In accordance with another aspect of the present invention, an apparatus is provided that includes forming a partially cured polymeric material layer having first bulk modulus on a surface of a semiconductor chip. A semiconductor chip is coupled to a substrate. An underfill layer is between the semiconductor chip and the substrate. The underfill layer has a first layer proximate the semiconductor chip and with a first bulk modulus, and a second layer proximate the substrate that includes a plurality of filler particles that provide the second layer with a second bulk modulus larger than the first bulk modulus of the first layer.

BRIEF DESCRIPTION OF THE DRAWINGS

The foregoing and other advantages of the invention will become apparent upon reading the following detailed description and upon reference to the drawings in which:

FIG. 1 is a pictorial view of an exemplary embodiment of a semiconductor chip package;

FIG. 2 is a sectional view of FIG. 1 taken at section 2-2;

FIG. 3 is a select portion of FIG. 2 shown at greater magnification;

FIG. 4 is a view like FIG. 3 of an alternate exemplary embodiment of a semiconductor chip package;

FIG. 5 is a view like FIG. 4 of another alternate exemplary embodiment of a semiconductor chip package;

FIG. 6 is a pictorial view depicting an exemplary process of forming a partially-cured polymeric layer on a semiconductor wafer; and

FIG. 7 is a view like FIG. 4, but of an alternate exemplary embodiment of a semiconductor chip package.

DETAILED DESCRIPTION OF SPECIFIC EMBODIMENTS

In the drawings described below, reference numerals are generally repeated where identical elements appear in more than one figure. Turning now to the drawings, and in particular to FIG. 1, therein is shown a pictorial view of an exemplary embodiment of a semiconductor chip package 100 that includes a base substrate 110 and a lid 120 seated thereon. The lid 120 is depicted as a top hat design that includes a crown portion 130 and a brim or flange portion 140. However it should be understood that the lid 120 may be configured as a standard bathtub design or other type of lid. Indeed, the lid 120 may be omitted entirely if a lidless design is desired. The substrate 110 is advantageously an organic substrate that may be standard core, thin core or coreless as desired.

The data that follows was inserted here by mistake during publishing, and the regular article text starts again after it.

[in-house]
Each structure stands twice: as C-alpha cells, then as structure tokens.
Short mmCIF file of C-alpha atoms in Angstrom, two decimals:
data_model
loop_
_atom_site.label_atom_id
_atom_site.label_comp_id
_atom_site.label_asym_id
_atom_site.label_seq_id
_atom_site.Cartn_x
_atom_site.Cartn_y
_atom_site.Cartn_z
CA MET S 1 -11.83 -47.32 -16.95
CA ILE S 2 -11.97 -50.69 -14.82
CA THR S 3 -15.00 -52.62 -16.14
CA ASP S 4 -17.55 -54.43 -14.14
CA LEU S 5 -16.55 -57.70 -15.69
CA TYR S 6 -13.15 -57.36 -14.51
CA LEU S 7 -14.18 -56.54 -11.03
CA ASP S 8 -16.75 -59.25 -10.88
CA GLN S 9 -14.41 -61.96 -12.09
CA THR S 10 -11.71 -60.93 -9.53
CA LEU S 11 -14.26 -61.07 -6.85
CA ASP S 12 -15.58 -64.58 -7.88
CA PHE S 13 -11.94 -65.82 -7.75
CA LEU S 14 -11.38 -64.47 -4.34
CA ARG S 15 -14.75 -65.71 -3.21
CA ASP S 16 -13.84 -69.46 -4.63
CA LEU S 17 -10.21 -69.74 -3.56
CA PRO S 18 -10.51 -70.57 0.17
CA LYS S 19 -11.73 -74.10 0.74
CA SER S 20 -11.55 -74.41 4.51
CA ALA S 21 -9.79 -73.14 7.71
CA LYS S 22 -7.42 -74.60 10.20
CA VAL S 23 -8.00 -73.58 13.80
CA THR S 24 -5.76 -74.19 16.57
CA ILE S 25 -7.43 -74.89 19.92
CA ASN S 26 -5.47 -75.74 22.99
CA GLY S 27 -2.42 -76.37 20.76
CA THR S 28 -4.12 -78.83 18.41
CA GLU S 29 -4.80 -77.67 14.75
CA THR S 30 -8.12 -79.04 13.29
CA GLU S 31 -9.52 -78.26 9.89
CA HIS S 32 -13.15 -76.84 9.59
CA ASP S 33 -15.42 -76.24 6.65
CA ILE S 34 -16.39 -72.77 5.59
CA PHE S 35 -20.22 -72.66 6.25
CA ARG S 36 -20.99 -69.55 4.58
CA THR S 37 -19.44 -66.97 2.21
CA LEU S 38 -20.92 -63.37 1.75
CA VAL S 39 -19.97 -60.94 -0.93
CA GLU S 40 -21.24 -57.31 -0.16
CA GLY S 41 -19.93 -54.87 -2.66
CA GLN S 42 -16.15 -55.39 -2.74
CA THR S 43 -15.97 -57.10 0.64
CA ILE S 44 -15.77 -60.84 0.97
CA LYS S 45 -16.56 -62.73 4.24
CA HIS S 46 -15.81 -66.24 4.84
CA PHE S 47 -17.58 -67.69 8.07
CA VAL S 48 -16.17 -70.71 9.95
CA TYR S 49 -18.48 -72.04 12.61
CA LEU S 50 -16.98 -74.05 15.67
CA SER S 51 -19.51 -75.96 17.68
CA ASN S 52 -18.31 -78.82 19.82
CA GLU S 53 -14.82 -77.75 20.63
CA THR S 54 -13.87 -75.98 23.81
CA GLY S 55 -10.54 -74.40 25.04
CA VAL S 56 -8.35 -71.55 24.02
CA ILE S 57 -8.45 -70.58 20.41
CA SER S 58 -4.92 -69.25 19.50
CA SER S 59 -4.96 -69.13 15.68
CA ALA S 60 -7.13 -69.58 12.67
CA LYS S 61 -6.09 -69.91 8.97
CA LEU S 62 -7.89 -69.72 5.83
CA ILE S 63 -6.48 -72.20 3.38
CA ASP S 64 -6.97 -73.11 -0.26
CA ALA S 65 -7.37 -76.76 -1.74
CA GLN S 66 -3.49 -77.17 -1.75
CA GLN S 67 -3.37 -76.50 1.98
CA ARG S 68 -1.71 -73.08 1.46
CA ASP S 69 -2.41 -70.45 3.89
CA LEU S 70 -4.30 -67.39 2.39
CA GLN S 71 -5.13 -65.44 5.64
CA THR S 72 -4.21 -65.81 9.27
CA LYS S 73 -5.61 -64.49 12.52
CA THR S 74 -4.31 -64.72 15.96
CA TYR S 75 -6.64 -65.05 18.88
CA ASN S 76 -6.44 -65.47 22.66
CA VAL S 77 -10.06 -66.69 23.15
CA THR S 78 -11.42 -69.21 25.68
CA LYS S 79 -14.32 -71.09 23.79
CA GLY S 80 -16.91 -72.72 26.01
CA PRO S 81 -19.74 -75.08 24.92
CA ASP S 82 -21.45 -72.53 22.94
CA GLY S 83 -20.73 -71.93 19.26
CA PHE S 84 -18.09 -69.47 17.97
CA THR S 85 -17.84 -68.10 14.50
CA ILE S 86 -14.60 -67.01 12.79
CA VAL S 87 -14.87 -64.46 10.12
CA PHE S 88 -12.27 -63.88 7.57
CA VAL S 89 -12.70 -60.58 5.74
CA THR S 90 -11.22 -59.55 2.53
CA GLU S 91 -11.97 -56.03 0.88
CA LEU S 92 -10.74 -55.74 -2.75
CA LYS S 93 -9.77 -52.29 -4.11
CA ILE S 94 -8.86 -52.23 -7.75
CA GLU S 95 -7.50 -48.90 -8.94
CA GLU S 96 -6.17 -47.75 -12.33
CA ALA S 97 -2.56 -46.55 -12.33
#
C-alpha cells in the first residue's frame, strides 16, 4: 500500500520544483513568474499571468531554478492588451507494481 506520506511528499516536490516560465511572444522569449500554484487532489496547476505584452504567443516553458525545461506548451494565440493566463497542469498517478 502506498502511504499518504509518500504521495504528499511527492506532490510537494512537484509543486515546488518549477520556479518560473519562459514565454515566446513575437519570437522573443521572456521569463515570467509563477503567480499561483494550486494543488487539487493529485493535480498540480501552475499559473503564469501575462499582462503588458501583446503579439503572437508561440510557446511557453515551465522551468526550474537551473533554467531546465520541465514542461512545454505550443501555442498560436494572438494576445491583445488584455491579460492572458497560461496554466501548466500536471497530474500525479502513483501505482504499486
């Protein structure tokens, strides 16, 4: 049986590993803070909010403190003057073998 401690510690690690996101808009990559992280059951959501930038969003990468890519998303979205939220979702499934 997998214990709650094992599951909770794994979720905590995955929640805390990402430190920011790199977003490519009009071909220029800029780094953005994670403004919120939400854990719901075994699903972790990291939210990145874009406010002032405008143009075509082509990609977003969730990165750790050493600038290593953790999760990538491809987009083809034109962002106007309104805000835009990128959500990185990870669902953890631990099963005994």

Additional detail regarding the semiconductor chip package 100 may be understood by referring now also to FIG. 2, which is a sectional view of FIG. 1 taken at 2-2. The substrate 110 may be configured as a pin grid array, a ball grid array, a land grid array or any other type of interconnect scheme as desired. The lid 120 is secured to the substrate 110 by way of an adhesive bead 150. The adhesive 150 may be composed of a well-known thixotropic adhesive or other well-known type of package adhesive as desired. A semiconductor chip 160 is flip-chip mounted to the substrate 110. The semiconductor chip 160 may be any of a myriad of different types of circuit devices used in electronics, such as, for example, microprocessors, graphics processors, application specific integrated circuits, memory devices or the like, and may be single or multi-core. The semiconductor chip 160 may be fabricated using silicon, germanium or other semiconductor materials. If desired, the chip 160 may be fabricated as a semiconductor-on-insulator substrates. The semiconductor chip 160 may be electrically interconnected with the substrate 110 by a plurality of conductor structures 170. The conductor structures 170 may be solder structures or solder structures used in conjunction with conductive pillars composed of copper, gold, silver or the like.